The early part of the song is about how “livin’ on the road was going to keep you free and clean,” but evidently Pancho wanted to keep on the road and Lefty wanted a way out. This conflict determines the rest of the narrative.
The deserts down in Mexico, and, in the aftermath, Lefty in Cleveland, Ohio.
Betrayal, friendship, living with the aftermath, alliances and their breaking, the outlaw lifestyle.
The simplicity of the language belies the complex characterization from Van Zandt; the imagery is very short; the song has few adjectives.
One of the song’s strengths is that the rhymes are unpredictable at the end of the lines; some verses go AAAB, while the intro verse goes ABCB.
Four verses, chorus, two verses, chorus, two verses, two choruses.
In this excerpt, Lefty must live with the knowledge of how he betrayed his friend, which evidently is a fate worse than to have died with Pancho:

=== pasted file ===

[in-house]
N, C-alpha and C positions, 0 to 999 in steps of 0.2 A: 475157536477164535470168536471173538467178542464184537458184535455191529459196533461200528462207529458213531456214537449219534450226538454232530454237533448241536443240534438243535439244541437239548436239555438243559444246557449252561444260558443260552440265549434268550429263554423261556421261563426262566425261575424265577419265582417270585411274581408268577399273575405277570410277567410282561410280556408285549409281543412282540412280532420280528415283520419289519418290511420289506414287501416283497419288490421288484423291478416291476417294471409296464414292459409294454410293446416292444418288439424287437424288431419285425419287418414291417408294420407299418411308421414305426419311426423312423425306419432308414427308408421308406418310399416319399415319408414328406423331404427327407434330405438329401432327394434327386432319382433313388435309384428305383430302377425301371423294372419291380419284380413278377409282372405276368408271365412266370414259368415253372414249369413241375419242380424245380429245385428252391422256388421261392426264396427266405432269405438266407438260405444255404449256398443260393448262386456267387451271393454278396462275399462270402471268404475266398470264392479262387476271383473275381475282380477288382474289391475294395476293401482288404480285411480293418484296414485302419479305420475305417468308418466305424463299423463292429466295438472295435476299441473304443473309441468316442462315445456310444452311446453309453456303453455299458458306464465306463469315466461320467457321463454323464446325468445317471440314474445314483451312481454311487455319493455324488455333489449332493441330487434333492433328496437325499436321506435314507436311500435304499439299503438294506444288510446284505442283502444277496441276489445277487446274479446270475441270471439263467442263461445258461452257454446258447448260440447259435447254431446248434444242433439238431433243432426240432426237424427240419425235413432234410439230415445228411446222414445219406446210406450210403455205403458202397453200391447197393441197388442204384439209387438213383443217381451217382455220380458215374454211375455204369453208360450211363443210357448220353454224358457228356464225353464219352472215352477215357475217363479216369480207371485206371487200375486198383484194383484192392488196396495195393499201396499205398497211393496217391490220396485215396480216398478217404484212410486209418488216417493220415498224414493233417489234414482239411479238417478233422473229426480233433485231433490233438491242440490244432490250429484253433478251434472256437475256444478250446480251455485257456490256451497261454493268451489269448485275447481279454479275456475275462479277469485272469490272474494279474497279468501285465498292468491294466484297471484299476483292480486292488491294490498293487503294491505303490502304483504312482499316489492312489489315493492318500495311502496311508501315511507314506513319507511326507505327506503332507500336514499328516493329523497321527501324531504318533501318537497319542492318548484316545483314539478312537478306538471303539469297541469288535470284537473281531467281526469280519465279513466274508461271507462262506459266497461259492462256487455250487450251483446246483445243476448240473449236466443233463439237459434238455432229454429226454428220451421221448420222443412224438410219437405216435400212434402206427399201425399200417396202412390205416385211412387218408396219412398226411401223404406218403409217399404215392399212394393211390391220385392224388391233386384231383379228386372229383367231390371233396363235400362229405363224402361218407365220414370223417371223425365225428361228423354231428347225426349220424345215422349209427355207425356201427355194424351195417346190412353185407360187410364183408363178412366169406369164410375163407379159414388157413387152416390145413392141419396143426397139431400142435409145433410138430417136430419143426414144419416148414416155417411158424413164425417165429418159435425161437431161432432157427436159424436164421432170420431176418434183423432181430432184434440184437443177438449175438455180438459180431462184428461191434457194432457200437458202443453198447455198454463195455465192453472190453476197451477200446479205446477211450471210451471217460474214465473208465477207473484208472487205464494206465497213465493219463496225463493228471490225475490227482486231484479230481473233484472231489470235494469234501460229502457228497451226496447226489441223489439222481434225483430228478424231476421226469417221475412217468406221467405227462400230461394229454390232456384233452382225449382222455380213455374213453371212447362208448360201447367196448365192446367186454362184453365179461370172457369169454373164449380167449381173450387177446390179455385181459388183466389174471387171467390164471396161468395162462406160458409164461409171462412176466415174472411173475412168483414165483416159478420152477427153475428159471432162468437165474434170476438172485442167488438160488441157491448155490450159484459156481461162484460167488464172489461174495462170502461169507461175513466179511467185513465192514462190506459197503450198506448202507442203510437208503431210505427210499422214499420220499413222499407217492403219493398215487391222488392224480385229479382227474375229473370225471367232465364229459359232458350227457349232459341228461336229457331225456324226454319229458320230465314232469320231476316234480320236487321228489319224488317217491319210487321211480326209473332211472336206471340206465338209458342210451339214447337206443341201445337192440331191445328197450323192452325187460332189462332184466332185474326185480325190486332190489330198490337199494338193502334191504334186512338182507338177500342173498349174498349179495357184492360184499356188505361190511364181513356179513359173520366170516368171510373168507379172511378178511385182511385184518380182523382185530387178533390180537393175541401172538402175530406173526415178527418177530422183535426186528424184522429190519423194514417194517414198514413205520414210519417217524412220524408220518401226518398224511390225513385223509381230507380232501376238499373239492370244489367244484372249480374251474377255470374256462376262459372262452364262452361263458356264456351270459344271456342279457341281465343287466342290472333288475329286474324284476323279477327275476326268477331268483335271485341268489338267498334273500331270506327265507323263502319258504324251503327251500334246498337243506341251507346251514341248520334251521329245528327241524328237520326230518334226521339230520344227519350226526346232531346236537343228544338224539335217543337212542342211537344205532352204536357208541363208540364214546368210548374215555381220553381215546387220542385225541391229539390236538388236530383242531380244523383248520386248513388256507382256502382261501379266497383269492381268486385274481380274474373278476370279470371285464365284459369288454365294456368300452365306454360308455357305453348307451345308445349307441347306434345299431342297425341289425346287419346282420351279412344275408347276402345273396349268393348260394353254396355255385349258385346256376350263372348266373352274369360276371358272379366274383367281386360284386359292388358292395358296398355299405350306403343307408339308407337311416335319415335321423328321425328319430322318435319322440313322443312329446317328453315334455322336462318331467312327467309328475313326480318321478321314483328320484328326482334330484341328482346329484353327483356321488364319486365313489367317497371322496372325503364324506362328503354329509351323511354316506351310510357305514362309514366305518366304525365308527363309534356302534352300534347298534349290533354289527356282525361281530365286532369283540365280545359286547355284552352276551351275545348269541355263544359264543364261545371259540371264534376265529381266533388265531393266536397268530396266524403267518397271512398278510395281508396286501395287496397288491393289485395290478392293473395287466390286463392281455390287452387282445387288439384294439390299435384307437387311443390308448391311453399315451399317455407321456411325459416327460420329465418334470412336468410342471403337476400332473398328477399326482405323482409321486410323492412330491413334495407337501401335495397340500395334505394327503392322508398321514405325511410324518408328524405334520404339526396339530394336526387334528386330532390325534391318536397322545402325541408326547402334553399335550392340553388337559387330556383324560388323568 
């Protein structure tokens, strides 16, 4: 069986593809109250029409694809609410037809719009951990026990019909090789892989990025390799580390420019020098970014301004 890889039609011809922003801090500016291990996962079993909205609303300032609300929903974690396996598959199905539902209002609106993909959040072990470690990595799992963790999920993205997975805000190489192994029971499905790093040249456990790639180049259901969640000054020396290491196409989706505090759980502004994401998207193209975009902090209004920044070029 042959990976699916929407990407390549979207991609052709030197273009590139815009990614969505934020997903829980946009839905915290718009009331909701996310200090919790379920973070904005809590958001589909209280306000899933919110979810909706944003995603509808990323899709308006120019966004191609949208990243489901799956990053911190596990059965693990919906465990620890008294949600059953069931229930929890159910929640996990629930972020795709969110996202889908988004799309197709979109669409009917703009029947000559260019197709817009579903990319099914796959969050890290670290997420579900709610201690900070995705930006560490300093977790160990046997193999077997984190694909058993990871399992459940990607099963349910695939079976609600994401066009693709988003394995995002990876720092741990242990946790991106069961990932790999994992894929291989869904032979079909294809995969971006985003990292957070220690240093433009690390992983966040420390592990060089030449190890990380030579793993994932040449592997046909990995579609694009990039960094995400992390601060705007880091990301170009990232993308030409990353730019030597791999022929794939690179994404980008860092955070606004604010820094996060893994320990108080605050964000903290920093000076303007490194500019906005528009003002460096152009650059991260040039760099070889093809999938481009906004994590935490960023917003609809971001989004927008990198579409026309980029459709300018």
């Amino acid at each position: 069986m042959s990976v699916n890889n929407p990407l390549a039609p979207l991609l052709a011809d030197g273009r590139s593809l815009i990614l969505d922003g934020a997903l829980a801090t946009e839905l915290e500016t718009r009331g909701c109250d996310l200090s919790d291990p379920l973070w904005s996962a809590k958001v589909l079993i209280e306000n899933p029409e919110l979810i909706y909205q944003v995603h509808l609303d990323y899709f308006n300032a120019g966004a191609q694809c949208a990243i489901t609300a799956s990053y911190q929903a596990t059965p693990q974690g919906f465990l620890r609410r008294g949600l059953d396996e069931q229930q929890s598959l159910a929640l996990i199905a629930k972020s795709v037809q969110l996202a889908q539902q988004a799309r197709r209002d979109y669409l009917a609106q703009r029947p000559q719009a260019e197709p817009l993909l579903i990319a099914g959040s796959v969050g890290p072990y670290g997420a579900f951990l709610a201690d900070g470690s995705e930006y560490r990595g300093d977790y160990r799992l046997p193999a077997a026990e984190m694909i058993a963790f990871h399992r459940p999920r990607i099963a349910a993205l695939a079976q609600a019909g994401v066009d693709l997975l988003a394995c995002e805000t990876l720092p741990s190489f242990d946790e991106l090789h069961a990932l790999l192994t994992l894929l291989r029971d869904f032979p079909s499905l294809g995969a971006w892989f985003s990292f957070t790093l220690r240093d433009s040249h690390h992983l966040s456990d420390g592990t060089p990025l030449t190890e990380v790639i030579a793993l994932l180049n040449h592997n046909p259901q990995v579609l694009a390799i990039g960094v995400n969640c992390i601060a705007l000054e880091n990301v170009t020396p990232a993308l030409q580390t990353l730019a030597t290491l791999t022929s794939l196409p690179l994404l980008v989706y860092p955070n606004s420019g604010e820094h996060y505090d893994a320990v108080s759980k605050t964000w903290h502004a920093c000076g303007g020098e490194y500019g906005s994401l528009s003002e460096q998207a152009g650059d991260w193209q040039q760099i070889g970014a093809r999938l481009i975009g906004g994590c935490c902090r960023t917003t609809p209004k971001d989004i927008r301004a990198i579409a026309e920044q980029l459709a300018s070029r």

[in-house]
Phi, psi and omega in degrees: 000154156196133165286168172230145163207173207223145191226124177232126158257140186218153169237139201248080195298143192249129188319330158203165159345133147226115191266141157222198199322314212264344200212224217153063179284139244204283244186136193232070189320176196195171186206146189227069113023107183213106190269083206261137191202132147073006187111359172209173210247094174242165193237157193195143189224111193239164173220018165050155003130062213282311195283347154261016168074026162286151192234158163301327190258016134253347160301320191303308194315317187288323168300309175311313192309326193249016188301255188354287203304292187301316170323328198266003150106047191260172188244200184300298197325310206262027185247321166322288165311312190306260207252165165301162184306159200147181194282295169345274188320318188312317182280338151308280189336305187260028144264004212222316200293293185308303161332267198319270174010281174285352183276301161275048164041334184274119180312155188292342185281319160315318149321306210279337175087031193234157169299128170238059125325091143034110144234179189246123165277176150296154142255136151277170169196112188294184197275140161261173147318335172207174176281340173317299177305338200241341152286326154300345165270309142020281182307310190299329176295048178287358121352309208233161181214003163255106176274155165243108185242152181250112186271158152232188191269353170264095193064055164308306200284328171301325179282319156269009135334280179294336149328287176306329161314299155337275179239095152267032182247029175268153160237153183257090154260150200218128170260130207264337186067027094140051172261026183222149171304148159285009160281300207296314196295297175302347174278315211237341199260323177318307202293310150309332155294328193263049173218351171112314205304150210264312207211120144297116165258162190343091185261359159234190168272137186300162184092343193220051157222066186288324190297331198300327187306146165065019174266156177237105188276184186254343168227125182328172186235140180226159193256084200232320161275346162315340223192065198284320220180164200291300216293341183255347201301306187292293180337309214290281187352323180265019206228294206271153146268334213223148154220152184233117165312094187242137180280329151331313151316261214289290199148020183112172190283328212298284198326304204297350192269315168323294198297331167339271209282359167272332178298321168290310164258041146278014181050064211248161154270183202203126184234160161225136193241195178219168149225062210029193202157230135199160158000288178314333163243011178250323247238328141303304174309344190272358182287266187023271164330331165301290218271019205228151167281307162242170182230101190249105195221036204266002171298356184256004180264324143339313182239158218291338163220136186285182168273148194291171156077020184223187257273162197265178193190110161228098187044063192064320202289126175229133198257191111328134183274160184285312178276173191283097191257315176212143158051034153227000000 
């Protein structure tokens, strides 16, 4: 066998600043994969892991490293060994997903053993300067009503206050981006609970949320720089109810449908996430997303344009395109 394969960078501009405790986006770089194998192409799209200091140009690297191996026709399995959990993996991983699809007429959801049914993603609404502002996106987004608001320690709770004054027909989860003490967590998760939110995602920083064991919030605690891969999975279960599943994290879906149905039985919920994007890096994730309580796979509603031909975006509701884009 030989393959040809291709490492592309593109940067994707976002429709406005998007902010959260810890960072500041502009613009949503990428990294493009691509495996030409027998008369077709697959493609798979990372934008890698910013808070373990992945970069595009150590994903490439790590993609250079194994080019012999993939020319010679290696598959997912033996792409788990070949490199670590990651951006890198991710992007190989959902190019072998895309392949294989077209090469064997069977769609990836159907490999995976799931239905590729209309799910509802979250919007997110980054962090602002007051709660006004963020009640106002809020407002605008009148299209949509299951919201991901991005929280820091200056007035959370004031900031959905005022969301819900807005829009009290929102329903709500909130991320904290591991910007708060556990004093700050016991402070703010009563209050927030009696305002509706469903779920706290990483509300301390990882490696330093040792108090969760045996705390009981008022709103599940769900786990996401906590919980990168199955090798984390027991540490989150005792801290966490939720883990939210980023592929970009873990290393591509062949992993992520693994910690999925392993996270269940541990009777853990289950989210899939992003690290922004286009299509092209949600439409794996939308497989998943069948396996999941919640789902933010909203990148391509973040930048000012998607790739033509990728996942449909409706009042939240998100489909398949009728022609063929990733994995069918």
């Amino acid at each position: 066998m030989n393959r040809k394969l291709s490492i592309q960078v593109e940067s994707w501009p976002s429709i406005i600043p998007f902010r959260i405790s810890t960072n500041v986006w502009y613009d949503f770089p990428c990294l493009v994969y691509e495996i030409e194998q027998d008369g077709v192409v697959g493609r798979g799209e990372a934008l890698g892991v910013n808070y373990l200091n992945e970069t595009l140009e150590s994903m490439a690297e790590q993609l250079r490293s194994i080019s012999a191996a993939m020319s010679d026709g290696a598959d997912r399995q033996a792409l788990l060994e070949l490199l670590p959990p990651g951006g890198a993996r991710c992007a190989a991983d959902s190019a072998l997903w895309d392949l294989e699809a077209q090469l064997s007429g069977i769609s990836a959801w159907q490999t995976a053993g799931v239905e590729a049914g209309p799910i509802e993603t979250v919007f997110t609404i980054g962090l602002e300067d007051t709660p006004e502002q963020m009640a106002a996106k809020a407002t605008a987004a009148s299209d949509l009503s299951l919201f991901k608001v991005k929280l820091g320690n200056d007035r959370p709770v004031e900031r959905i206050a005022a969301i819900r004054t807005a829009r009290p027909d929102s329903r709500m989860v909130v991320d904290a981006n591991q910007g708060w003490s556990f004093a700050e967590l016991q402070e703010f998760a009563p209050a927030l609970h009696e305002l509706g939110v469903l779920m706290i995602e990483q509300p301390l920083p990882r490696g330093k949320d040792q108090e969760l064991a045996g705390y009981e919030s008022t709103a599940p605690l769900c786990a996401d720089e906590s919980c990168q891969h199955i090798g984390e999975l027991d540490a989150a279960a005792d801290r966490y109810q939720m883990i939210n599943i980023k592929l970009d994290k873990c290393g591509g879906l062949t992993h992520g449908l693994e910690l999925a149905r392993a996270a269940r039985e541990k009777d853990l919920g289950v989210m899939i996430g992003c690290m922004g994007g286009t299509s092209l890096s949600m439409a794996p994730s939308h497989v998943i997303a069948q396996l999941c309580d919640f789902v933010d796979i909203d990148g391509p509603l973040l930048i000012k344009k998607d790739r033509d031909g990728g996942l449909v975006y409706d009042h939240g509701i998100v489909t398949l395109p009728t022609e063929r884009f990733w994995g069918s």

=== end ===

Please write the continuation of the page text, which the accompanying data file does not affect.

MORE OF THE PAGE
The dust that Pancho bit down south / Ended up in Lefty's mouth

The line “…out of kindness I suppose” draws the contrast between how the federales thought they could have caught Pancho at any time, but needed Lefty’s betrayal to get their man.

Chart performance[edit]

Willie Nelson and Merle Haggard[edit]

Chart (1983) Peak
U.S. Billboard Hot Country Singles 1
U.S. Billboard Adult Contemporary Tracks 21
Canadian RPM Country Tracks 1

Notes and sources[edit]

  1. ^ Beviglia, Jim (30 April 2012). "Townes van Zandt, "Pancho and Lefty"". American Songwriter. Retrieved 5 June 2012. 
  2. ^ Western Writers of America. "The Top 100 Western Songs". American Cowboy. Retrieved 2014-08-08. 
  3. ^ a b 1984 PBS series, "Austin Pickers". Ed Heffelfinger.
  4. ^
  5. ^ Hey Hey, My My (Into the Black)
  6. ^
  7. ^ Parley

External links[edit]

Preceded by
"The Closer You Get"
by Alabama
Billboard Hot Country Singles
number-one single

July 23, 1983
Succeeded by
"I Always Get Lucky with You"
by George Jones
RPM Country Tracks
number-one single

August 6, 1983
Succeeded by
"He's a Heartache (Looking for a Place to Happen)"
by Janie Fricke